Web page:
The gist of Roberts’s piece was that lefty SF tends to be inclusive and heterogeneous on encountering the alien, whereas right wingers reach for the ammunition. (I paraphrase, but not much.)

Aside:-
I remember well reading Heinlein’s short story The Roads Must Roll wherein as the principal mode of travel people are conveyed by moving walkways. Those who work on the system throw a spanner in the works. Heinlein overstates the case by making this sabotage rather than something more peaceful and, as the story’s title suggests, comes down firmly on the side of the owners and users. Despite Heinlein’s intentions, while I was reading it my sympathies were fully on the side of the workers who to my mind were being exploited. I realised then that as far as Heinlein would be concerned there was something wrong with me, I was less than human. My dignity (and those of honest toilers) did not compare with his dignity.

In my own novel A Son of the Rock the narrator, Alan, shockingly encounters the “other” in the shape of an old man. At first frightened, he eventually embraces the strangeness and makes it his own

Clearly, in Roberts’s dichotomy, Alan was (will be? – it is SF after all) – and I am – a leftist.

Sorry about that.

Patrick Moore

So sad to hear the news of the death of Patrick Moore.

I watched the latest episode of The Sky At Night only a week or so ago and he did look frail. It has been obvious for many years now that Chris Lintott was being lined up to take over the presentation duties but Patrick will be sorely missed.

He was one of Britsh TV’s glorious eccentrics – who else in the modern world wore a monocle? – and as well as his scientific credentials he could play a mean xylophone.

His long and productive life was overshadowed by sadness as his fiancée was killed during WW2 by a German bomb and he didn’t wish to settle for what he would have considered “second best.”

As a child I may have been aware of him as a late-night TV presenter (his record for continuously hosting a show will surely never be surpassed) but I certainly remember reading his Science Fiction – from that Children’s Section at Dumbarton Library accessed down the external stairs – where, along with the SF of Captain W E Johns (yes, the author of Biggles; whose WW1 adventures led me to other books coming from the same hands) I gained my introduction to the genre. Blame the pair of them.

Patrick must almost single-handedly have contributed to several generations of British astronomers taking up their trade and won a new set of admirers when he appeared on GamesMaster which is where my own sons came to know him well.

I have a particular debt to him myself as I drew on one of his astronomy books, which contained a reasonably detailed map of Mars that I found fascinating and invaluable, for the background of my first published story, The Face of the Waters.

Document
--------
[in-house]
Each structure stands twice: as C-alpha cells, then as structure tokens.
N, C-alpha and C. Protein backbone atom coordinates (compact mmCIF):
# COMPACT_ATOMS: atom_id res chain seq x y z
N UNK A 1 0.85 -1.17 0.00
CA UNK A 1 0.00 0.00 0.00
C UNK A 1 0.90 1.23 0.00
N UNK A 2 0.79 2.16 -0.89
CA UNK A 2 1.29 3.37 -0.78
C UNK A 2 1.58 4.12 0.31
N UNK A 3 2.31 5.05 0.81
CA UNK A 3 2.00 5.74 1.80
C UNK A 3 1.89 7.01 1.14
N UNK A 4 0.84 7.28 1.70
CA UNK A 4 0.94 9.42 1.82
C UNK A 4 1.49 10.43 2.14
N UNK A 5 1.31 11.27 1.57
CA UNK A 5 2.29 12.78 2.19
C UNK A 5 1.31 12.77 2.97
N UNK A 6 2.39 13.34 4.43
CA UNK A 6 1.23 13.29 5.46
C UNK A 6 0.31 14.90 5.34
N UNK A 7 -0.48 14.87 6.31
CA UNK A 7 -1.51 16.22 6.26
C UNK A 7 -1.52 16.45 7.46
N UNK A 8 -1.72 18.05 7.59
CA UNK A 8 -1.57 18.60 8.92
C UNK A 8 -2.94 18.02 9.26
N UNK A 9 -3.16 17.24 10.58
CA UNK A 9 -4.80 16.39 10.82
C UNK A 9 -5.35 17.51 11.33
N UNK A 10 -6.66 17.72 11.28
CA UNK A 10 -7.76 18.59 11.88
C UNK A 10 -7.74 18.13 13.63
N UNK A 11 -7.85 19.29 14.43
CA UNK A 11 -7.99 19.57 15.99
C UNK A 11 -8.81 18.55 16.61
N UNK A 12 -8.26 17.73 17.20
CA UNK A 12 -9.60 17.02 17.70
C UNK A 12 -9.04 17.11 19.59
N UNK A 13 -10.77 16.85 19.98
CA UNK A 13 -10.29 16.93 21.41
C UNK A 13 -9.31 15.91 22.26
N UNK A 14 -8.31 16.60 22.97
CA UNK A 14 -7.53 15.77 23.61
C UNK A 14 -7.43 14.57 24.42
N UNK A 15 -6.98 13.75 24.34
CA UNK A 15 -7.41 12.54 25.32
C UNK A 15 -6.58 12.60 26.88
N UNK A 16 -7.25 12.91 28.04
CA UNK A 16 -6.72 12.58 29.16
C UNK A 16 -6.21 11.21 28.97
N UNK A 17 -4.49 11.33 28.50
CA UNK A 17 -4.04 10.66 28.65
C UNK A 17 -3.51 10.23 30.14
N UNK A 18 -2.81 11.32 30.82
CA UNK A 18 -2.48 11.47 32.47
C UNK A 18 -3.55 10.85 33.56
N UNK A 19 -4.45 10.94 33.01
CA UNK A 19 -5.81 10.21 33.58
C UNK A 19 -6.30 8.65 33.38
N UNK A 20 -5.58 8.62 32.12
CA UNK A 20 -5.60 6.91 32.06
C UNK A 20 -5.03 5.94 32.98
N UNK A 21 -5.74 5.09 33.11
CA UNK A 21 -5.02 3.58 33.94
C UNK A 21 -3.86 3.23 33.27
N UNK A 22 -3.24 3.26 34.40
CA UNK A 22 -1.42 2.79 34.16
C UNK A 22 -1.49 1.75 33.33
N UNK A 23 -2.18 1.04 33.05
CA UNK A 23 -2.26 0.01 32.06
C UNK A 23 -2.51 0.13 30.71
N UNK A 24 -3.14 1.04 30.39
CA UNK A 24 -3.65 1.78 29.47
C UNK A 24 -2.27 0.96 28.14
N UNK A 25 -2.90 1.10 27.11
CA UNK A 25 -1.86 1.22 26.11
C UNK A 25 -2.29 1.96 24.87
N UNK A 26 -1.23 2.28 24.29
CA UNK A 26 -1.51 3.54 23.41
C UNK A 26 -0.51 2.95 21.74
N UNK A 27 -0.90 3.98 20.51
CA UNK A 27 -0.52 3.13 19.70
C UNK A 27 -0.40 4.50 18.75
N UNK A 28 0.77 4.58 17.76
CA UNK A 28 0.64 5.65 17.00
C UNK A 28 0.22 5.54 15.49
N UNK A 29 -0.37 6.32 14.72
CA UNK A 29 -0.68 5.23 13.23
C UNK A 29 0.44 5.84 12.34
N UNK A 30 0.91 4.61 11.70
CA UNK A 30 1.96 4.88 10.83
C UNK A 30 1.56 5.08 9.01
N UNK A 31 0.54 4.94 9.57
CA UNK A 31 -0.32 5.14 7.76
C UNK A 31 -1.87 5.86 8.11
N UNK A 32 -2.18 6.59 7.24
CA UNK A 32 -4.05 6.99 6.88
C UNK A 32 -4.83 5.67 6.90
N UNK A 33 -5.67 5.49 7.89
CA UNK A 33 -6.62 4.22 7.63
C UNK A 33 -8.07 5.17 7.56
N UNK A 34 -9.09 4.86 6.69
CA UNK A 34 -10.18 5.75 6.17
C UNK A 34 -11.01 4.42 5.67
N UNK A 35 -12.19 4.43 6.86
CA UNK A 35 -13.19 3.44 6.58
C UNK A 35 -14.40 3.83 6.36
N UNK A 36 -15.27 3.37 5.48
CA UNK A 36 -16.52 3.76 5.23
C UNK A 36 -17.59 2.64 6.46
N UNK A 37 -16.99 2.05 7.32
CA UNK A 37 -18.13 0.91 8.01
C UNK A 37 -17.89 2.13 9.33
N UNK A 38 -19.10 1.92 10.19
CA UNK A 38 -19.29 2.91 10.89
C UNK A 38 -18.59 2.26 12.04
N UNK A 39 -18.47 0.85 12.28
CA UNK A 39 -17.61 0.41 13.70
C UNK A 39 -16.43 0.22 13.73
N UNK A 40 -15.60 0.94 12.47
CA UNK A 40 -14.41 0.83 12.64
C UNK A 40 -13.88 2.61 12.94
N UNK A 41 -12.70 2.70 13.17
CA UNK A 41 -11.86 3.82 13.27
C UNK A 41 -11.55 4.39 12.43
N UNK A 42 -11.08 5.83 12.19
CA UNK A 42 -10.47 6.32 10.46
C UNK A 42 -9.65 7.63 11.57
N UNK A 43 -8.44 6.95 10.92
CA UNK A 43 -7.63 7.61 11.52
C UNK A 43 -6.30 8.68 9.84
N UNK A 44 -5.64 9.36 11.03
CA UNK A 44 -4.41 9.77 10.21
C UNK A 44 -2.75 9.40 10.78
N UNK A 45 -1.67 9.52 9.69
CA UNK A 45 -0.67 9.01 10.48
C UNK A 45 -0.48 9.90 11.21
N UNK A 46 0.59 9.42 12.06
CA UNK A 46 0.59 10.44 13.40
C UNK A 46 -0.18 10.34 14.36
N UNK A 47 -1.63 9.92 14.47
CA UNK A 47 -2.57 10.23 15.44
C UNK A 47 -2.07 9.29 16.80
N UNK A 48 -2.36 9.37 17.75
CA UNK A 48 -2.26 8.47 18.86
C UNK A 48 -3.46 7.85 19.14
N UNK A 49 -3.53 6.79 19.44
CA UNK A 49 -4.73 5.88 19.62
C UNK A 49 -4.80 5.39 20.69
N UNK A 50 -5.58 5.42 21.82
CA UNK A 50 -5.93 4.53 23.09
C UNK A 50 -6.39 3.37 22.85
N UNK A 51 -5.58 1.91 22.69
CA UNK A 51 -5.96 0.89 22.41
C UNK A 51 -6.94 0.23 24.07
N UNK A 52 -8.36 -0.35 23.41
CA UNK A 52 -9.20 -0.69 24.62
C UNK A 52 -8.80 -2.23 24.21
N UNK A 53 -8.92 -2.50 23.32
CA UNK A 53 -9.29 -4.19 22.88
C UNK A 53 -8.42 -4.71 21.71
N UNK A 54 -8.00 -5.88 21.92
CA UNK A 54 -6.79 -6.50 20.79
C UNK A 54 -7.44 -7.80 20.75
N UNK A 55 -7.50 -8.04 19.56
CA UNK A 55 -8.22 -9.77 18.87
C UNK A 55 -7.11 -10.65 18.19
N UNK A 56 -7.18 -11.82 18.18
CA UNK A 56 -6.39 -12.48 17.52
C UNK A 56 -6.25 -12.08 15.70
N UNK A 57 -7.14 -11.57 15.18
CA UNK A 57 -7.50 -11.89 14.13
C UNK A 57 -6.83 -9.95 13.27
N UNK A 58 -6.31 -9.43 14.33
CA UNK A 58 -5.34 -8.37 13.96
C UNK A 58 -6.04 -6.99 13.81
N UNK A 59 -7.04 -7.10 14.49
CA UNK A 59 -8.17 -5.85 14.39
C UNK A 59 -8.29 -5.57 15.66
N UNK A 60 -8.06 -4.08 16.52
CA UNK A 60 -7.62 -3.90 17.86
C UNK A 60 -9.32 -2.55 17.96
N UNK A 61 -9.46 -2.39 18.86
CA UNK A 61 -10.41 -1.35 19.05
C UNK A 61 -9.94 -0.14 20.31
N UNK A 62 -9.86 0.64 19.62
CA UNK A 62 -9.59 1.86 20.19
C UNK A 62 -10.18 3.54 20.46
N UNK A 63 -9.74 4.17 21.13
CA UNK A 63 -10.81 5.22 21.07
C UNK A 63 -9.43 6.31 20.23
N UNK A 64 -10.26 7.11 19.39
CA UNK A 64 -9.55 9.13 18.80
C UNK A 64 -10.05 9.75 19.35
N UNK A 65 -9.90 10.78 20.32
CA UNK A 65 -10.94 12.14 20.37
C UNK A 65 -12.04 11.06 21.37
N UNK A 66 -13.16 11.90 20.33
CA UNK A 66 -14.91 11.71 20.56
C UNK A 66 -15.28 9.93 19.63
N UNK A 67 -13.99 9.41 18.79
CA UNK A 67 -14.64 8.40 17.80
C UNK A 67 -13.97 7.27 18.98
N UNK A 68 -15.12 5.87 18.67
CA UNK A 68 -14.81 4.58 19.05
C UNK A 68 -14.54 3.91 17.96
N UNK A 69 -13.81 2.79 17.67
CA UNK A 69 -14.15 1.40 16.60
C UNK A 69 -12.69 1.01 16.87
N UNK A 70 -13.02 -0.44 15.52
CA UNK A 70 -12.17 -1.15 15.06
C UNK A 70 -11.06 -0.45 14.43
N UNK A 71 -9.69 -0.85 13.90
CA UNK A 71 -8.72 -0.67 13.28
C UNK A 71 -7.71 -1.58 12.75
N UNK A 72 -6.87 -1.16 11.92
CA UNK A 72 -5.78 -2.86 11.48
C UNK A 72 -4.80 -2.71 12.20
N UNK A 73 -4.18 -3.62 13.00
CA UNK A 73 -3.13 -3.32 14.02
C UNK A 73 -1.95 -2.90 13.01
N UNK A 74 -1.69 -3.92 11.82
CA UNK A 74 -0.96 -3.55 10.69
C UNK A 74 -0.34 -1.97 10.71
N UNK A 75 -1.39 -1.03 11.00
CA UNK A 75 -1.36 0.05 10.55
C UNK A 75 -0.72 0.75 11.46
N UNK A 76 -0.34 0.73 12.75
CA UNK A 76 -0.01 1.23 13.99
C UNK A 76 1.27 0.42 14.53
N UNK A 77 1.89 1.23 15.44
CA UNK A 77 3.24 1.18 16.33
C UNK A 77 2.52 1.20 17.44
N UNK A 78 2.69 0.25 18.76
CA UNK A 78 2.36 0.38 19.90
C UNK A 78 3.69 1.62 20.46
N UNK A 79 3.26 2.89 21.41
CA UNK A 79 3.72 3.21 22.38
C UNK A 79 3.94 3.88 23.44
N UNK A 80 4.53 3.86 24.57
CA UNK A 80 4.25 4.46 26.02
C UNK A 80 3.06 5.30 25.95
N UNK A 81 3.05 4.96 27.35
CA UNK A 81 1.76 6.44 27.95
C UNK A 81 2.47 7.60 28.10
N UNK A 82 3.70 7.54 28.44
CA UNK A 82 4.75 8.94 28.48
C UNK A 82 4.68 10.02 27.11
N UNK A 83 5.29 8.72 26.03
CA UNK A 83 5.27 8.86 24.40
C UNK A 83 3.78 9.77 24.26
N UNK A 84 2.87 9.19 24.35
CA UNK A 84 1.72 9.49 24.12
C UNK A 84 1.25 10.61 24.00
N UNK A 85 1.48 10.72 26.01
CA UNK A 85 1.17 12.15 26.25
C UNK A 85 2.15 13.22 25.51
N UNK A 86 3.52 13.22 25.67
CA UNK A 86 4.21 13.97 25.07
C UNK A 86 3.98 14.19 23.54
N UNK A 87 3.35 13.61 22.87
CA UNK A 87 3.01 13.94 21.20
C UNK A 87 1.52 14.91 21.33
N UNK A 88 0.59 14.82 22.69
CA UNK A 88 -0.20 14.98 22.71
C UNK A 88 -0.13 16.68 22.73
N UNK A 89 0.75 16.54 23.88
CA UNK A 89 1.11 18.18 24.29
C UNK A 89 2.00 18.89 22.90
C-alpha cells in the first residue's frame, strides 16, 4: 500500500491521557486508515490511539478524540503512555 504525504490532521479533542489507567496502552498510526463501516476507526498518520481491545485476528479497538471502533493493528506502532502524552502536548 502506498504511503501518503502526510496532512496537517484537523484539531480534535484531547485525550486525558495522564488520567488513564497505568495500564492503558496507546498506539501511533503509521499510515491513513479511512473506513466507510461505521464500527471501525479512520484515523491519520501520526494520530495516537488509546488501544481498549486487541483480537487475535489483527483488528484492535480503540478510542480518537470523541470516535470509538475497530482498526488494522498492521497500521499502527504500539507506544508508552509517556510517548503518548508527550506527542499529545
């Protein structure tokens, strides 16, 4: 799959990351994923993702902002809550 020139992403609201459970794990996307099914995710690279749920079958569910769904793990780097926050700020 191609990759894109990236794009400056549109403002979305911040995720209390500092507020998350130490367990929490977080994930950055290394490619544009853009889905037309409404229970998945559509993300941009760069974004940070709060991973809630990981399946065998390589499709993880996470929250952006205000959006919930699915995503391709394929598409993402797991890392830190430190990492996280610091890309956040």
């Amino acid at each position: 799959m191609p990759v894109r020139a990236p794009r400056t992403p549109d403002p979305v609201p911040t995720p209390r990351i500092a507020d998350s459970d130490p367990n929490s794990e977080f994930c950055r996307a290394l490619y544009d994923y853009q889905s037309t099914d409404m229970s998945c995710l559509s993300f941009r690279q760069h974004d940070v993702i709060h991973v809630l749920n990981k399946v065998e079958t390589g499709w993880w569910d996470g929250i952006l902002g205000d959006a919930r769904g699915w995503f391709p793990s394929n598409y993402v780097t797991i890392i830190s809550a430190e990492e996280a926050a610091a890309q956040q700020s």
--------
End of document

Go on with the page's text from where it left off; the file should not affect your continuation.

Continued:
Sir Patrick Alfred Caldwell-Moore, CBE, FRS, FRAS: 4/3/1923-9/12/2012. So it goes.

The Company He Keeps edited by Peter Crowther and Nick Gevers:- update

PS Publishing, 2010. 394 p.

I have progressed halfway through this collection (in which appears my own story Osmotic Pressure) but have laid it down temporarily as I have more time to devote to longer works when I am on holiday. I will review it in full later.

Narration: 1st vs 3rd person

In Saturday’€™s Guardian Margaret Drabble made a comment that she gave up first person narration after three novels because she came to think it a lazy form.

This is (or was) apparently a general view among the literati, that third person narration was more literary, more legitimate, that first person was less worthy, but it’€™s not one I ever shared.

I declare an interest here. Most (if not all) of my published works have been in the first person.

I do make one claim to distinction, though. I am one of the very few people to have written a piece of fiction in the first person plural. That story was This Is The Road, in the anthology New Worlds 3, Gollancz, 1993 – nominated for the BSFA award 1994 – which was also published in translation as “Le Chemin D’Eternité,” in Cyberdreams 7. The only other instance I recall of the use of “we” in a narrative sense was in one of Primo Levi‘s books (for shame, I forget which) about his experiences in the concentration camps.

Granted, third person gives insight into the inner life of all the characters and enables us to know them in the round but all we are told is vouchsafed to us by the author, who by definition knows everything about the character. That can present a problem, for it means that the author has to choose not so much what to tell us but instead what to leave out, or else overburden us with information.

Consider now the first person narrative. Except for the viewpoint character, everything we as readers know about all the other characters in the book is not what is known to the author – who is still omniscient I need hardly add – but merely what is known to the narrator. Everything the reader needs to learn has to be revealed by the narrator’s interactions with, or observations of, the other characters and cannot be told to us directly. To my mind, far from being lazy, that is a much harder act to bring off successfully than merely entering a character’€™s head whenever convenient. This difficulty is perhaps heightened when the chosen first person narrator is unreliable.